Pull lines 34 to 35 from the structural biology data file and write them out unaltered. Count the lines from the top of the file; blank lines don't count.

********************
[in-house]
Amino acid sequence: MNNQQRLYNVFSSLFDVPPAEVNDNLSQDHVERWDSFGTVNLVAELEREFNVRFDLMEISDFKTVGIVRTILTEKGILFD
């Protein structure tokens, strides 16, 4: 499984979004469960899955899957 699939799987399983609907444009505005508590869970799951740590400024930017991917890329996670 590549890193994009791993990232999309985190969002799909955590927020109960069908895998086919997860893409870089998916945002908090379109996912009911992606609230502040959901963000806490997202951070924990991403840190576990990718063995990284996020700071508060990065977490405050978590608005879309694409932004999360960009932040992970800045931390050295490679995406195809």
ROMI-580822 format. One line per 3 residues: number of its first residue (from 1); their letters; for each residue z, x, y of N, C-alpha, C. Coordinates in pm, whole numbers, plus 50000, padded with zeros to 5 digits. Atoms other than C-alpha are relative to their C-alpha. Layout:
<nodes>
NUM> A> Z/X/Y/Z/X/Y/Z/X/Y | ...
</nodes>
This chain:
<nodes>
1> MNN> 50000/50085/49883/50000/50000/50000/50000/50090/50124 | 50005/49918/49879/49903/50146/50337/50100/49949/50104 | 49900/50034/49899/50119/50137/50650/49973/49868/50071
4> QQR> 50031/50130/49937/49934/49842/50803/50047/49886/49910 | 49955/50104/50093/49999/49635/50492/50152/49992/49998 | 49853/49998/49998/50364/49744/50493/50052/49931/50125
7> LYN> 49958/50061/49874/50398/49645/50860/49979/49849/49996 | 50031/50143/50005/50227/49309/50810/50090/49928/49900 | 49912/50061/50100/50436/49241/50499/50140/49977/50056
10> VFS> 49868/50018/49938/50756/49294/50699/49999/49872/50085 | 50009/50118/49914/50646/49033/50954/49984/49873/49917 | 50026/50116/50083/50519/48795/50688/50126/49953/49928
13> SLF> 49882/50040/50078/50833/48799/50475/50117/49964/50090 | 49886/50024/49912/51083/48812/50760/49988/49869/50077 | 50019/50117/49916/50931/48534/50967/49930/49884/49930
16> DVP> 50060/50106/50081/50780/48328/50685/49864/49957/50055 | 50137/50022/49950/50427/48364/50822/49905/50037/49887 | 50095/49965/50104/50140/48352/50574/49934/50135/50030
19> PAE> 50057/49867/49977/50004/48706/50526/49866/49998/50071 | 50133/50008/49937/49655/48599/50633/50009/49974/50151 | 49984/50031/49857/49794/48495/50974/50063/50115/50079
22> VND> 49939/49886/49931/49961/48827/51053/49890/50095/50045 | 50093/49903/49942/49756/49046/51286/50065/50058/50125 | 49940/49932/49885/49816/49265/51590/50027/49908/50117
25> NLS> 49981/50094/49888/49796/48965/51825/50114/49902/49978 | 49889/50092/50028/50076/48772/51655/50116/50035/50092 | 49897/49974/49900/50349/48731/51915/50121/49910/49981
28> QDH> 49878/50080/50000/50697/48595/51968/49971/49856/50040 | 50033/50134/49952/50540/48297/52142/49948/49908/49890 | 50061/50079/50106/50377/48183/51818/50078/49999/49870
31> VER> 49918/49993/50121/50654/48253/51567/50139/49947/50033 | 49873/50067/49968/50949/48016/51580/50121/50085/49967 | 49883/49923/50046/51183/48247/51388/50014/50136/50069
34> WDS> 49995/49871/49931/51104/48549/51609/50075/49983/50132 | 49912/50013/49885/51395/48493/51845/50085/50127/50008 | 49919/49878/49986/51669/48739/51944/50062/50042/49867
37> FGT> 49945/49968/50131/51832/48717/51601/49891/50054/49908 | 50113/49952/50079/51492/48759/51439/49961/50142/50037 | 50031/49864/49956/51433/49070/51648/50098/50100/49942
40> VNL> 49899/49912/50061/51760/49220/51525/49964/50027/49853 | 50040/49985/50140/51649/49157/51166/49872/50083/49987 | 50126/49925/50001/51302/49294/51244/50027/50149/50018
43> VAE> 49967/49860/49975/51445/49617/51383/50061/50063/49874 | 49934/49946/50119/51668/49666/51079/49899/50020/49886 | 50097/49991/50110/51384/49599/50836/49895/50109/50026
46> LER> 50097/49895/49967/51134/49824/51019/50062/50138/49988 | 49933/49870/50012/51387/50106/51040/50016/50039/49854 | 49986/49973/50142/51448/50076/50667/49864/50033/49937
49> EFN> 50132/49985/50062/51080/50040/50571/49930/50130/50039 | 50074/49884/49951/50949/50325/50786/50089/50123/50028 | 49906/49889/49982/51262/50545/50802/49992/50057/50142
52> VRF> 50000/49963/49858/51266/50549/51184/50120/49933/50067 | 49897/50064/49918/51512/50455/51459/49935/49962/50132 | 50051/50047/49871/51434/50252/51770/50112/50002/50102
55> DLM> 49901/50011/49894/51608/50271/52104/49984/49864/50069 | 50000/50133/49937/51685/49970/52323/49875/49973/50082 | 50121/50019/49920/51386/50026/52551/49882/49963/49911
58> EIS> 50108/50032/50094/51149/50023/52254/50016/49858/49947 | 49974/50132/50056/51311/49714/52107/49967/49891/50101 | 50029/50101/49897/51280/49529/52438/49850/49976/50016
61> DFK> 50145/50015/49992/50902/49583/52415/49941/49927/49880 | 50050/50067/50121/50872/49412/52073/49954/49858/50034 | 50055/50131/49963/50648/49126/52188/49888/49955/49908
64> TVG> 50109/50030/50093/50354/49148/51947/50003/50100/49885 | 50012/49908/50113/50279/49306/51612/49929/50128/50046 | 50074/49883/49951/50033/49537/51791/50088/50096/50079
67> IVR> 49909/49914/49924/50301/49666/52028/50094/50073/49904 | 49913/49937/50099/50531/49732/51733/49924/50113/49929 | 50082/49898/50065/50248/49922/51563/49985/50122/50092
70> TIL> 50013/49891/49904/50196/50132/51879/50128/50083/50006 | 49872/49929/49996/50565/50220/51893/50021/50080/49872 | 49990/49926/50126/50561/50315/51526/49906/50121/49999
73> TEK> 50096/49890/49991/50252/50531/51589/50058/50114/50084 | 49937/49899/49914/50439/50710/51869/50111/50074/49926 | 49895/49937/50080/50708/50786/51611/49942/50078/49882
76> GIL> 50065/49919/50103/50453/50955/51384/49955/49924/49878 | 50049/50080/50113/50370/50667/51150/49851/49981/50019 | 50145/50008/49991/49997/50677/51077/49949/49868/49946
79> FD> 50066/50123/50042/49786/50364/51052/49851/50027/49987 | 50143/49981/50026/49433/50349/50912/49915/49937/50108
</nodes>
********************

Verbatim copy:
73> TEK> 50096/49890/49991/50252/50531/51589/50058/50114/50084 | 49937/49899/49914/50439/50710/51869/50111/50074/49926 | 49895/49937/50080/50708/50786/51611/49942/50078/49882
76> GIL> 50065/49919/50103/50453/50955/51384/49955/49924/49878 | 50049/50080/50113/50370/50667/51150/49851/49981/50019 | 50145/50008/49991/49997/50677/51077/49949/49868/49946